1,000 Hikers Heading NoBo on the Appalachian Trail in March?

Our pal, Ron Brown, holding The Book at Amicalola Falls State Park, at the base of Springer Mountain in Georgia, where thru-hikers proclaim their intention to hike the entire Appalachian Trail. ~~ Photograph by Robert Sutherland

Ron Brown, holding The Book at Amicalola Falls State Park ~~ Photograph by Robert Sutherland

Once upon a time there was a pretty path in the woods that hardly anybody knew about. If you were a big, strong outdoors man (or an old lady with a shower curtain and Keds) you might have been one of the people who walked on this almost-secret trail.

Every year, right around the first day of spring, these really tough men and average girls would set out, all alone, to walk in the spooky, lonely wilderness.

The trail began in Georgia and went all the way north for more than 2,000 miles -- way longer than it takes to go to Gramma's house -- and it ended up on the highest mountain in the State of Maine. That's where moose live and where people drive things called "snow machines" instead of motorcycles for most of the year.

Today, that path is known as the Appalachian Trail. It still begins on Springer Mountain in Georgia and ends atop Katahdin in Maine's Baxter State Park.

The trickle of hikers who used to hit the Trail in springtime has grown into an insane horde. As of 11 AM, March 24, 2016, our pal Devon at the Visitor Center at Amicalola Falls State Park (AFSP) told us 980 hikers heading NoBo have signed The Thru-Hiker Book this year. Back on March 1st, there were already 300 hopefuls logged in. There will be WAY over 1,000 signed in by the time you read this.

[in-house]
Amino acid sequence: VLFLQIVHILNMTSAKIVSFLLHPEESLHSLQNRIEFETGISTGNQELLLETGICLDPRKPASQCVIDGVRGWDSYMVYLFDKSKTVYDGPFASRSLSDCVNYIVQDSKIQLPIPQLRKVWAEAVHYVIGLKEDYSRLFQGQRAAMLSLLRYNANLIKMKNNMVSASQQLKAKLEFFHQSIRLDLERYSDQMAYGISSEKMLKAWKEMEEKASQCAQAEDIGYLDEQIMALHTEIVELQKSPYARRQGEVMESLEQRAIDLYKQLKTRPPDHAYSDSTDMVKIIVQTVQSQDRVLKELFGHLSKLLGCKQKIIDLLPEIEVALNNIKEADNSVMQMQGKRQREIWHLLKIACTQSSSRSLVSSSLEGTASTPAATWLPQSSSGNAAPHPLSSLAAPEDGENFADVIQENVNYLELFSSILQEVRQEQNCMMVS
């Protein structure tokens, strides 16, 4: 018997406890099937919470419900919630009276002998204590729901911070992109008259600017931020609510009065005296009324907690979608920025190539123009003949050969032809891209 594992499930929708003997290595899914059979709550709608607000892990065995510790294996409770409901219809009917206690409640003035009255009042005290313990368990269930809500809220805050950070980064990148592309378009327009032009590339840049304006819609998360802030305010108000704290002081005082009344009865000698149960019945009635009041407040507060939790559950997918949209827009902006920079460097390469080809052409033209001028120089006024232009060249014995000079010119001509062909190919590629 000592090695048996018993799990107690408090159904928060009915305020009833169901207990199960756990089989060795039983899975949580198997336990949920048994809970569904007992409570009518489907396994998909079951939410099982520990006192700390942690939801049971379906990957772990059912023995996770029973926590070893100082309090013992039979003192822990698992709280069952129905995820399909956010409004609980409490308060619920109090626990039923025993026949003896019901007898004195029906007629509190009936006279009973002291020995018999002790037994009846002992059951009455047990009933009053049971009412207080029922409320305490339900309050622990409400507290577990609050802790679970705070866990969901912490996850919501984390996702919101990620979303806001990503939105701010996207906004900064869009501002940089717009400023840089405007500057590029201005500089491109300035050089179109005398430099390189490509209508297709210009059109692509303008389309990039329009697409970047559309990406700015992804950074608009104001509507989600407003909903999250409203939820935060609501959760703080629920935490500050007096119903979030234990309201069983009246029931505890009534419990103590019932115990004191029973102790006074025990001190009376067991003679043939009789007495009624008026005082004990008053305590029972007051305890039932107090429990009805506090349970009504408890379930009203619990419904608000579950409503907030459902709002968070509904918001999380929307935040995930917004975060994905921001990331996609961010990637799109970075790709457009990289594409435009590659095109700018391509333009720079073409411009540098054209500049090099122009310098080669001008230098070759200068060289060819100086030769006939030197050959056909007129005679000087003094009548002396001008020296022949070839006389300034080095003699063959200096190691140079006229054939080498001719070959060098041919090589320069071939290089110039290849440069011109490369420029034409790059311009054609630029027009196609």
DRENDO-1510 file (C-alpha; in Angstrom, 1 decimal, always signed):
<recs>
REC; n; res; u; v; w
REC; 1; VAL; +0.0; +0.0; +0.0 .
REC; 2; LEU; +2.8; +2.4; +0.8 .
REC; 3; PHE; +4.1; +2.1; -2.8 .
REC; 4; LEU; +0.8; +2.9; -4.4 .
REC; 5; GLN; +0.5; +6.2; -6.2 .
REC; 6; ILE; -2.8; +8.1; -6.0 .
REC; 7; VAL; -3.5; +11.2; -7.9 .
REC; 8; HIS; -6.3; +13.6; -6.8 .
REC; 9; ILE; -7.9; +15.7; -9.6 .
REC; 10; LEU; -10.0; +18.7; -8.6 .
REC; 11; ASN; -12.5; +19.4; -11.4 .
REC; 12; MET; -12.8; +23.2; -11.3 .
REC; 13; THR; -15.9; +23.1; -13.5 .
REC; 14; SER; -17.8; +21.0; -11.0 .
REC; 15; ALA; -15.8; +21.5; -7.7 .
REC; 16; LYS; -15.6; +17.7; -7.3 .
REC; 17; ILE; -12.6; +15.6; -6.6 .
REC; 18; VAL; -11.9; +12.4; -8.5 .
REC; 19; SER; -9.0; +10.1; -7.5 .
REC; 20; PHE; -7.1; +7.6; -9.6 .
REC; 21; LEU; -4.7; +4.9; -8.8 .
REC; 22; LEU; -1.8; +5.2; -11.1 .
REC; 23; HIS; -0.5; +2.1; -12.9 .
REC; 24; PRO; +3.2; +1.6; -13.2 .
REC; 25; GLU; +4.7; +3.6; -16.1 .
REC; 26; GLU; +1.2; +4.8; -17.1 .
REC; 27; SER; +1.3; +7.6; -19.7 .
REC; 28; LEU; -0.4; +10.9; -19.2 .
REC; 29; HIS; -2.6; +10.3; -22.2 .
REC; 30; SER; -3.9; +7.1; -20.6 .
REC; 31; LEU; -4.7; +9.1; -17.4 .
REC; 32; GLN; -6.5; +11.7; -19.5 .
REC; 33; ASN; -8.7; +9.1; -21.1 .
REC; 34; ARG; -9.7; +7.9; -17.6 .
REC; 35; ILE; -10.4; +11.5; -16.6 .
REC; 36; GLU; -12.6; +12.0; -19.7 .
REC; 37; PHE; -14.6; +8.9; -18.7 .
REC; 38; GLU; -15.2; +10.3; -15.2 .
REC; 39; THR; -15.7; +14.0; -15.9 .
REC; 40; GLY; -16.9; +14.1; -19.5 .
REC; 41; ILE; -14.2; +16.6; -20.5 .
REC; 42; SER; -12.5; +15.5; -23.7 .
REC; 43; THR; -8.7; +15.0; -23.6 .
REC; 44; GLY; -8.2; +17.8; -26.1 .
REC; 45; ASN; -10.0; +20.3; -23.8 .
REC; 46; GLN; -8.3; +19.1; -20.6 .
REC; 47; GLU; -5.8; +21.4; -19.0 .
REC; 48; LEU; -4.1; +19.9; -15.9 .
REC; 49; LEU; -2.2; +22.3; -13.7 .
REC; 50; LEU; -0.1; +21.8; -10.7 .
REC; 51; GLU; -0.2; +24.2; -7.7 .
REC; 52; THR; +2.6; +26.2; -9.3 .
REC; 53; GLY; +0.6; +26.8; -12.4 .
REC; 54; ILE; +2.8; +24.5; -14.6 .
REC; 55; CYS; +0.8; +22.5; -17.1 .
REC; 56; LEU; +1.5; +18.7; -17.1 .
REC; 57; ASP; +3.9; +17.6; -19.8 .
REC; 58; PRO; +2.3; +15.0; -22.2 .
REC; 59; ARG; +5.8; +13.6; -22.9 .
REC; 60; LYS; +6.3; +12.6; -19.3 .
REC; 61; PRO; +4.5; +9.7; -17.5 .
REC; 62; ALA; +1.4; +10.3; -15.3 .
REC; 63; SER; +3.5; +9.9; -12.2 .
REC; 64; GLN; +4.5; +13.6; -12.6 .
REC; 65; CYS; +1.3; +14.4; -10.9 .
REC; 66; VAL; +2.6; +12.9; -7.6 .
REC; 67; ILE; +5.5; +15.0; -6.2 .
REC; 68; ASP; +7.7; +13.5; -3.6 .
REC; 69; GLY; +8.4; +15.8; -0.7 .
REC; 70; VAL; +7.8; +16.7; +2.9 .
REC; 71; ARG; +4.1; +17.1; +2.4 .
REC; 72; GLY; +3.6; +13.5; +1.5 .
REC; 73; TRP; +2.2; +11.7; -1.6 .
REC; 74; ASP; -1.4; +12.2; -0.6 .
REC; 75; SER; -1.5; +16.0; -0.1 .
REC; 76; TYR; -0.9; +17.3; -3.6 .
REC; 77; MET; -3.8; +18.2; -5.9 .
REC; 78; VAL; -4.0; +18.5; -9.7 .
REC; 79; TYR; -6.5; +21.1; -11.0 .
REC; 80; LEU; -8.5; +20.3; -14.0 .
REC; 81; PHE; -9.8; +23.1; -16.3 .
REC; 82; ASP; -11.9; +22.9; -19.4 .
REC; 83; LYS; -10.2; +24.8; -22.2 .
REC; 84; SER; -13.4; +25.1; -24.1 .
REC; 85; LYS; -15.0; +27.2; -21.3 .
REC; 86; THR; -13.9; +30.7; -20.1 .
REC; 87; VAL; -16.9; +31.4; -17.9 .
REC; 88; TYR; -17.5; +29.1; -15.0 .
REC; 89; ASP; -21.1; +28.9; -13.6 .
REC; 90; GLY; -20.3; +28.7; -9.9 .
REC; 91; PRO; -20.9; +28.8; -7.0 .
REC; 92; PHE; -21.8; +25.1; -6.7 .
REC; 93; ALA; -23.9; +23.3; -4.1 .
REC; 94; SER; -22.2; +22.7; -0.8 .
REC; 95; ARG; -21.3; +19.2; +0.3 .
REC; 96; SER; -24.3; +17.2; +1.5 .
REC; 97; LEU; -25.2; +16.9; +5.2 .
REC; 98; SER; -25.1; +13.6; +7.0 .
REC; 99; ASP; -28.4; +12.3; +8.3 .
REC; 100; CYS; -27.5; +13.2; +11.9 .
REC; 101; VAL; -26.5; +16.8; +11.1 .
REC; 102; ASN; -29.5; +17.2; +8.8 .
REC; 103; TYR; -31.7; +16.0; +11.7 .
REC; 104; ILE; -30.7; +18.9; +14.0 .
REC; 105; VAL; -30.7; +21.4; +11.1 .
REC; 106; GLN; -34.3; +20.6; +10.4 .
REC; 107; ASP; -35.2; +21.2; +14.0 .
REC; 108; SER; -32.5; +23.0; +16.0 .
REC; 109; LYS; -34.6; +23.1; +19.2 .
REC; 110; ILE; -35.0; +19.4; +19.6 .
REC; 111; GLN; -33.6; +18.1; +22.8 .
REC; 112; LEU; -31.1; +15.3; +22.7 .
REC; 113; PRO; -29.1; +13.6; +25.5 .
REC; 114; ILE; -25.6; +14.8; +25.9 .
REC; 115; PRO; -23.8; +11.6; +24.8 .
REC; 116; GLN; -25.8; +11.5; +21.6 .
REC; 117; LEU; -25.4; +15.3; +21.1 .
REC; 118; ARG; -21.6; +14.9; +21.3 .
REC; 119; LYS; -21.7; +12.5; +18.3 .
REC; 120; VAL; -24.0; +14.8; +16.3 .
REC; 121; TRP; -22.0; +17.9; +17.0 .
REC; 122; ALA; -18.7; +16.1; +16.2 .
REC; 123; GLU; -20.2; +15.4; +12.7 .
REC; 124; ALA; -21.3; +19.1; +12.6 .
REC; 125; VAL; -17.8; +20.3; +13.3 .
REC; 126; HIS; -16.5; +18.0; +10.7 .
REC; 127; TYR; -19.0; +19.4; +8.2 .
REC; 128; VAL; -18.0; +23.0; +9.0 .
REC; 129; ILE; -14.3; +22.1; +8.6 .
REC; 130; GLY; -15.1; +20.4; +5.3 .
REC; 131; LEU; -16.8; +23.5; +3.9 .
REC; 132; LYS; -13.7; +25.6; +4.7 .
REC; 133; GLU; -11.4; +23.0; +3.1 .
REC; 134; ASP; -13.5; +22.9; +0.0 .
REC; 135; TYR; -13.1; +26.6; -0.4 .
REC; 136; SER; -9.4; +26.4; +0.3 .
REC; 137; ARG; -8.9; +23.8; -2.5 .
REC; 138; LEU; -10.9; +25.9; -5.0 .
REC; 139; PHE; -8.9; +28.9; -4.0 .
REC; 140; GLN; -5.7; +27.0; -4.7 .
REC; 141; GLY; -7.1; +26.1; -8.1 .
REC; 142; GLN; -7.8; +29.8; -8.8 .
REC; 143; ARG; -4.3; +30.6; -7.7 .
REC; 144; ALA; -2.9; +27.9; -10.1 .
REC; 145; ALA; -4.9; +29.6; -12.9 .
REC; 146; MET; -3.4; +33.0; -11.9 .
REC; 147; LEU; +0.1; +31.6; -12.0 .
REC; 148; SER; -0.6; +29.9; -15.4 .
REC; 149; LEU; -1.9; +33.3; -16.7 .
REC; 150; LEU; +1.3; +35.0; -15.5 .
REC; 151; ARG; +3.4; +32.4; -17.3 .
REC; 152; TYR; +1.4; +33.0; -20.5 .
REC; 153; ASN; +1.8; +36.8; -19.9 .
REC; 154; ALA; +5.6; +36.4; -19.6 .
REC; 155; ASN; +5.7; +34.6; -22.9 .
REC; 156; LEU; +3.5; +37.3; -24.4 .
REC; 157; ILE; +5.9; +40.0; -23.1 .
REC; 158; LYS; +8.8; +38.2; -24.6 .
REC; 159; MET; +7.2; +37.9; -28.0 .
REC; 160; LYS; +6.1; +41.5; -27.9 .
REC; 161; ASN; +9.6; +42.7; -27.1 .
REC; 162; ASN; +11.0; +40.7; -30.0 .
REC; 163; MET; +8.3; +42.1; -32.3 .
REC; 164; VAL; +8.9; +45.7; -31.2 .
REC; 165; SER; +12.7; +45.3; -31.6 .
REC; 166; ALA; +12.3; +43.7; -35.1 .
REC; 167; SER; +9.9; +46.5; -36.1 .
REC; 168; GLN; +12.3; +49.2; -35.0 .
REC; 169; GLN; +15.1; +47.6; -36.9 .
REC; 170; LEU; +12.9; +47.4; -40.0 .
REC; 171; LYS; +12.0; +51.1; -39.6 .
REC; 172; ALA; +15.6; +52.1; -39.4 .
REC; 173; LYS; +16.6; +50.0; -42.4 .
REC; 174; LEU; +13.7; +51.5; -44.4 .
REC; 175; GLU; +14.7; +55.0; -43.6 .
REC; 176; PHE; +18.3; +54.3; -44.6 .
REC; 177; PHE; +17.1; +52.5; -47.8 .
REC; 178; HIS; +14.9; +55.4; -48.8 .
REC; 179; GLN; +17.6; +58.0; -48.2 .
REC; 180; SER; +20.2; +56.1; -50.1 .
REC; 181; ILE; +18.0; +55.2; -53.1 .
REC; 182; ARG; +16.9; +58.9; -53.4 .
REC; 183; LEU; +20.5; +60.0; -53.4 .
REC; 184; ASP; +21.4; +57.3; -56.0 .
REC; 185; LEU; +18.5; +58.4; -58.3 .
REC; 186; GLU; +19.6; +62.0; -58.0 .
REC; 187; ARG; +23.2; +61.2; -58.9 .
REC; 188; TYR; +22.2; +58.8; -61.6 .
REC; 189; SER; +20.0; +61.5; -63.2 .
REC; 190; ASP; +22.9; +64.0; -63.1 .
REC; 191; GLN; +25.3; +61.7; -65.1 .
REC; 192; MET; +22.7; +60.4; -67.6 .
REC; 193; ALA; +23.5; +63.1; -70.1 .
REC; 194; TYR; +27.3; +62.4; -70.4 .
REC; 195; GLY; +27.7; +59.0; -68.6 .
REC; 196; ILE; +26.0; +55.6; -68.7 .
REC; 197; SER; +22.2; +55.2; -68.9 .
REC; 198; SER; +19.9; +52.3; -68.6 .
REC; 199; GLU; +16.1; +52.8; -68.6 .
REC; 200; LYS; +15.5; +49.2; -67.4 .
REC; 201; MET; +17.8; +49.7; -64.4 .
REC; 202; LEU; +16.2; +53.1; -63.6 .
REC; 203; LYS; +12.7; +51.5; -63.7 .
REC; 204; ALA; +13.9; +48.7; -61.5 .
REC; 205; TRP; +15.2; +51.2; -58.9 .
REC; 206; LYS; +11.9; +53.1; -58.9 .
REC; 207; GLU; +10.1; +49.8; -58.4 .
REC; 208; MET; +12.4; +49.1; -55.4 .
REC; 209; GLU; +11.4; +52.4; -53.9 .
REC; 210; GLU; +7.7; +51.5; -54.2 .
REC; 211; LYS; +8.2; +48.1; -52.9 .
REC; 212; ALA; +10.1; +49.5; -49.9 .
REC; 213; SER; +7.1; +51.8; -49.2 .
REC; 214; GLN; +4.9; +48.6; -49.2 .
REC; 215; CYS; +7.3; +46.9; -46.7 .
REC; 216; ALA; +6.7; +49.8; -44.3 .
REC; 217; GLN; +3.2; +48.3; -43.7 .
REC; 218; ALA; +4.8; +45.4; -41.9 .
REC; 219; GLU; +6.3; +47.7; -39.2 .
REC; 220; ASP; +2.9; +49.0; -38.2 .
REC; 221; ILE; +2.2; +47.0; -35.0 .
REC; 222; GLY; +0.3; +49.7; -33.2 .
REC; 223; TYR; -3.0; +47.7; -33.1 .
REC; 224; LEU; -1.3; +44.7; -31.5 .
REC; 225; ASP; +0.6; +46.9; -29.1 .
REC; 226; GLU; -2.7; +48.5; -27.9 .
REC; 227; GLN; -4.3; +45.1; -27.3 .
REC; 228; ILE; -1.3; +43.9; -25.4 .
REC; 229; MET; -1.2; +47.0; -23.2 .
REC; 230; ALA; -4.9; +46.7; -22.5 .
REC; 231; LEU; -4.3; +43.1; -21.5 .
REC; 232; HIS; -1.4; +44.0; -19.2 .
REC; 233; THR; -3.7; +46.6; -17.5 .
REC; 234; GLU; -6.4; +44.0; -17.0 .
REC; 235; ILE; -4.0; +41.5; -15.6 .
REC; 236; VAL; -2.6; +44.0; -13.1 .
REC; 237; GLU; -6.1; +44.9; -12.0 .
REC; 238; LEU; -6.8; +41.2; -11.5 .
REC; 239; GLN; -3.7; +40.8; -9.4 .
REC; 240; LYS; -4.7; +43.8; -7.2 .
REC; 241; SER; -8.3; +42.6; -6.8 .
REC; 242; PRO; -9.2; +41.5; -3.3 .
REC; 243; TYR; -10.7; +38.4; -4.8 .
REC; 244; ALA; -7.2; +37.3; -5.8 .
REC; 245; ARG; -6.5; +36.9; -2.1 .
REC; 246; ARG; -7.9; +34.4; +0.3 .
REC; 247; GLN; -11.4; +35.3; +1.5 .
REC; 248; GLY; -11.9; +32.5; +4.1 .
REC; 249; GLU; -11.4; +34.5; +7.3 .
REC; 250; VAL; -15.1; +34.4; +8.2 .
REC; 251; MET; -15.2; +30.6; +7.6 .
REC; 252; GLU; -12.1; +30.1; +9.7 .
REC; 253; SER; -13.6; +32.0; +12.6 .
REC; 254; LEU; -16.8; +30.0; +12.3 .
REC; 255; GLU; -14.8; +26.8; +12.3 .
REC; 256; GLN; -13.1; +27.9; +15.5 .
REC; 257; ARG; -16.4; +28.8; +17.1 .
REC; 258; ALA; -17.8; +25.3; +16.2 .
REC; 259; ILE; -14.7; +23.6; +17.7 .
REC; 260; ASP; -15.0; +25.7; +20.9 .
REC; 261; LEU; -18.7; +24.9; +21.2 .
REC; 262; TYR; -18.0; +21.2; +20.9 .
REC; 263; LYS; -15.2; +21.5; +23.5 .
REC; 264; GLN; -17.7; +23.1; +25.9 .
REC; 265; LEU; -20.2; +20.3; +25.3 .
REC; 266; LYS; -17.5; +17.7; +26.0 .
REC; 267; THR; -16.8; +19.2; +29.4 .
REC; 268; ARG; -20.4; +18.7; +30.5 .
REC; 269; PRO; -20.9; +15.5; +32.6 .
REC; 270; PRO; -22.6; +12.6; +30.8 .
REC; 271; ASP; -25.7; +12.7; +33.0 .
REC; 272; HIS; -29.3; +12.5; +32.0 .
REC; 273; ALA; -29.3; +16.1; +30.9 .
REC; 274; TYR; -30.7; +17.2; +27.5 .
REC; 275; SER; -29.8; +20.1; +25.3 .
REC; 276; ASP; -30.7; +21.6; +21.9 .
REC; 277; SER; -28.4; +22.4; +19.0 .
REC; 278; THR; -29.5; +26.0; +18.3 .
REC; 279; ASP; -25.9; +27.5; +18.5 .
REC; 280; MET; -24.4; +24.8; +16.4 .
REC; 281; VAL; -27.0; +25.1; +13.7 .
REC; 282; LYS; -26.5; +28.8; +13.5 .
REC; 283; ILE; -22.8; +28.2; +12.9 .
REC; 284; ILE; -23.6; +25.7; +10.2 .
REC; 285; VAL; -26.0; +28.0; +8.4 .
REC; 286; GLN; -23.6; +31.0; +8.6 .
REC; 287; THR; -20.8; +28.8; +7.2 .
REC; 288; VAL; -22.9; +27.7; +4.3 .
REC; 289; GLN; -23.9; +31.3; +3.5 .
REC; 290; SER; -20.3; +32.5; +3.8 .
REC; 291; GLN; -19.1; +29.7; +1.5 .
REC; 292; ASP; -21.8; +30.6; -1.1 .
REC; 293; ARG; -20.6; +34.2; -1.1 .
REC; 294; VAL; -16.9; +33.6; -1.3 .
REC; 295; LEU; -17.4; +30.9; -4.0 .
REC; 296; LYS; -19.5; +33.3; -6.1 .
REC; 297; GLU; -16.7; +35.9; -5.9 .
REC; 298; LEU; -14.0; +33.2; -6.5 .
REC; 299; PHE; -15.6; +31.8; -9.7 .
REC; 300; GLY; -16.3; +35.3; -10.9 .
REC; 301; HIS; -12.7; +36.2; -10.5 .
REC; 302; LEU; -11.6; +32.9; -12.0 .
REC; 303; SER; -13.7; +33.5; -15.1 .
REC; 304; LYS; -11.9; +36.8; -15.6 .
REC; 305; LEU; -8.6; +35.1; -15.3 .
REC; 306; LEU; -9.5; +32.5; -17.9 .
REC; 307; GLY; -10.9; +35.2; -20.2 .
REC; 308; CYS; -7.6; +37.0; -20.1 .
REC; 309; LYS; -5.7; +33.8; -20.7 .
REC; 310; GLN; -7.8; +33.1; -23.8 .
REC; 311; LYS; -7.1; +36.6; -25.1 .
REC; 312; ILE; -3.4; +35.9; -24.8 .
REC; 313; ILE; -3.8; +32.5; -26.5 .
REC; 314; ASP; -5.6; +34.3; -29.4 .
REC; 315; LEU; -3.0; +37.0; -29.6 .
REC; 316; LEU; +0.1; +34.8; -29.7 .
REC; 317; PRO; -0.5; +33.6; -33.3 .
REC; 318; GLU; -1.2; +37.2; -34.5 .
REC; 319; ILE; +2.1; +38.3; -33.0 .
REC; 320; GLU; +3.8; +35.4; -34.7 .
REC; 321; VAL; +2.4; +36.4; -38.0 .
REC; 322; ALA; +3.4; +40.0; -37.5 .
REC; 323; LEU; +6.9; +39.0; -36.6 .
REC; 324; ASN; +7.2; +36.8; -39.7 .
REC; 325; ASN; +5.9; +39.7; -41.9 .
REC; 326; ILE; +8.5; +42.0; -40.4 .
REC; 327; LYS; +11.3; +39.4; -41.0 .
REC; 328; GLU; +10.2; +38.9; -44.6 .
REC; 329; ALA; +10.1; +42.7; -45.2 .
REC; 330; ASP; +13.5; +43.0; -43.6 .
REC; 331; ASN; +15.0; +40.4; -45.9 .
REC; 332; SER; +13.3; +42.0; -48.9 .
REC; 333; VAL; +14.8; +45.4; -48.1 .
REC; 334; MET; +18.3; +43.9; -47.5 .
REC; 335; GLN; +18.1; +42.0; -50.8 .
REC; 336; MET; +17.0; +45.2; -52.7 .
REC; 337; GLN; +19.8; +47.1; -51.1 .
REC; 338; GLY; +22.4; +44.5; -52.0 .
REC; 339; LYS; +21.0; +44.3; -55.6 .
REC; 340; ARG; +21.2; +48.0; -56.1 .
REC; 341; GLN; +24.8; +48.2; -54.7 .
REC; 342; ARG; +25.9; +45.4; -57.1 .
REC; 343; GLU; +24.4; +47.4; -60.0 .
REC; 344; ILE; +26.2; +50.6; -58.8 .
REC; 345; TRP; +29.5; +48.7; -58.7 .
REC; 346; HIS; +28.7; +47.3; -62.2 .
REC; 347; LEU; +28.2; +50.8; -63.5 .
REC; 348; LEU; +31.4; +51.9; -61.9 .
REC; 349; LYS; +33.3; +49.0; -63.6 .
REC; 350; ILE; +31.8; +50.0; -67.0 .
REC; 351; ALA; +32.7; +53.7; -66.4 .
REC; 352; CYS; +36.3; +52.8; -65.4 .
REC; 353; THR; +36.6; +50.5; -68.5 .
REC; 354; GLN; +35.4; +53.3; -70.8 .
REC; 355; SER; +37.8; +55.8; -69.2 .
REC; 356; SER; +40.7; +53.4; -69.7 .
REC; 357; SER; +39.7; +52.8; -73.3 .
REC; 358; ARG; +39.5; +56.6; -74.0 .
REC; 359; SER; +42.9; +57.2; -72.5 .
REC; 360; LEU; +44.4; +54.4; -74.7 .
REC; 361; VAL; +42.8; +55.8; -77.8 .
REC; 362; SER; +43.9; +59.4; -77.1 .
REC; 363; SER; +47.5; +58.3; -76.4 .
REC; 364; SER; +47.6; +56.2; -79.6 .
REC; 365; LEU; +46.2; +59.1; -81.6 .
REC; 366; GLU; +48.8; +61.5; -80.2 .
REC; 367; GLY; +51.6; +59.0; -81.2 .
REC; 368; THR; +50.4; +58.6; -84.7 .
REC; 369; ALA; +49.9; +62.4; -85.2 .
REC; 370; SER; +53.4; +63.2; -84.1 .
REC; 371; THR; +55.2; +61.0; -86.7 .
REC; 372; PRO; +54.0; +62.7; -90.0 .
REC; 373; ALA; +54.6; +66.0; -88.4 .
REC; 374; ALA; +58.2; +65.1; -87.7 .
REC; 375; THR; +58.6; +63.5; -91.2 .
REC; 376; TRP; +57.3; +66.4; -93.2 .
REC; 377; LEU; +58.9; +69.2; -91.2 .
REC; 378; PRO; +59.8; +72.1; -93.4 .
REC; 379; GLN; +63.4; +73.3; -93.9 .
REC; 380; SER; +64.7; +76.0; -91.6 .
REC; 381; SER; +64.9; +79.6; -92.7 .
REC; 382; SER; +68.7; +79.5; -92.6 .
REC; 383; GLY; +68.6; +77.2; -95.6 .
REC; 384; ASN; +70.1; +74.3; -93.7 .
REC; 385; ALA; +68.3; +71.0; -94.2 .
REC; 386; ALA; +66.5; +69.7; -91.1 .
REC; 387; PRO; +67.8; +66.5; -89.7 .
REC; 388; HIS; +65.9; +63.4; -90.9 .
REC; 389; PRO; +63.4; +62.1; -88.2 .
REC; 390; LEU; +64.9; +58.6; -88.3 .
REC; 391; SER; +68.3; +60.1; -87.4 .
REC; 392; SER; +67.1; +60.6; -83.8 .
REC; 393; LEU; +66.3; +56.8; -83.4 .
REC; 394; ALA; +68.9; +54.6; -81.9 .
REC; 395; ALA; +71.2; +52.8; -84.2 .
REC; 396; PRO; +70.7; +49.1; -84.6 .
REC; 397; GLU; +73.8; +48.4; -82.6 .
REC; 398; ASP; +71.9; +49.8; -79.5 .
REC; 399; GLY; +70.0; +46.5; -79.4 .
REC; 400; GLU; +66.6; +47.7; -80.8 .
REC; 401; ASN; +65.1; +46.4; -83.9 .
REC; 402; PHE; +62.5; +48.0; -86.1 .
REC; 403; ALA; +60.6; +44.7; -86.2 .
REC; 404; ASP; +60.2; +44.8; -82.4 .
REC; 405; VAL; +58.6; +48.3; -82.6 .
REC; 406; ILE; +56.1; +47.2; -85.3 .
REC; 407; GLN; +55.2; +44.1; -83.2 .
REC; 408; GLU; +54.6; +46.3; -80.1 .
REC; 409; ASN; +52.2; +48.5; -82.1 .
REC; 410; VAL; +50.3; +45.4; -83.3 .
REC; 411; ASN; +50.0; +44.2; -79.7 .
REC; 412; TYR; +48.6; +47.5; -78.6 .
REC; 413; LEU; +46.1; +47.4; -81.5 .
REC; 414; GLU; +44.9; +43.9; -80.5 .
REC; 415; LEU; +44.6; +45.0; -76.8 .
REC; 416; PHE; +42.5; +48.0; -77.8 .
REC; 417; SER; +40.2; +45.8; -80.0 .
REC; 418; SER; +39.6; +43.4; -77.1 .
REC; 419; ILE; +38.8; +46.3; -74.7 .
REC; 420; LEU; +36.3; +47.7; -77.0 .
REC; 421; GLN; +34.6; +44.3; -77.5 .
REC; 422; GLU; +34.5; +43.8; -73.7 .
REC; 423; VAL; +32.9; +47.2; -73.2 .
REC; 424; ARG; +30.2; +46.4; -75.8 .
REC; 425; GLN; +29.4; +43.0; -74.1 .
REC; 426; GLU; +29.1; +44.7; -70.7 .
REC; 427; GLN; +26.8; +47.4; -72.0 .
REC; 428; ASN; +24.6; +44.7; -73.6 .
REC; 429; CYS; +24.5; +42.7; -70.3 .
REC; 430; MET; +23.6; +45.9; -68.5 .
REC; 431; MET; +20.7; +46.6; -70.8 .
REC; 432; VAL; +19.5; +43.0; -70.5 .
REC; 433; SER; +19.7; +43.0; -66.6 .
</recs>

Purists will tell you The Thru-Hiker Book at AFSP is primarily for hikers who take the approach trail and climb El Stairso de Muerte -- 600+ stairs aside a lovely waterfall that will make you question how you can reach the top of the falls, let alone travel 2,000 additional miles, should you survive. There's another log book tucked under a rock at Springer Mountain (would I lie to you?) that folks who skip the approach trail sign.

We don't have the exact number -- no one does -- but we can say with certainty that thru-hikers can abandon all hope of piddling or pooping without an audience for the next six months. And be careful where you step while seeking such solitude.

If you'll be hitting the Trail soon, please wait your turn in line and merge onto it carefully.

Ain't the wilderness great!!!


Tags: Attractions, Tourism, Appalachian Trail, Hiking, News, Robert Sutherland Travel Writer, Conservation, Hikers, Information, appalachian trail hikers, thru-hikers appalachian trail, and number of hikers appalachian trail

About the Author Robert Sutherland:
Robert Sutherland is a travel writer enjoying life. Robert has two adult daughters and six grandchildren.
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Comments
Roger Chester on Mar 24, 2016
Plus the flip-floppers! Egad.
Chris on Mar 24, 2016
I don't care! I want to be a part of the horde!!!
Mike on Mar 24, 2016
No matter. The herd has already begun to thin and so it will continue for the next several weeks. Wanna venture to guess how many of those 1,000+ have already dropped out?
TJ Figueras on Mar 24, 2016
Part of the horde over here! Hunkered down at Spence Field Shelter on our 2nd day in the Smokies, wind and rain outside threatening to blow away the tarp. God bless whoever decides to pitch a tent in this weather!
Cindy Lee on Mar 25, 2016
Well, lots of folks were predicting this. I can't lie it sounds kinda awful, no doubt this number will drop significantly as they proceed up the trail. Interesting info though.... I did not do the approach trail on my 2010 thru, seemed like it was about 50/50 on those who did and those you did not. LNT!
drew on Mar 29, 2016
If folks are concerned about the "insane horde" on the AT, wouldn't it make sense to push Congress to earmark LWCF dollars to help "complete" some of the other National Scenic Trails in the country instead of only pushing for another $5 million in LWCF each year to protect AT viewsheds? Having more long distance trails around the country that are as "complete" as the AT would alleviate the pressure on the AT.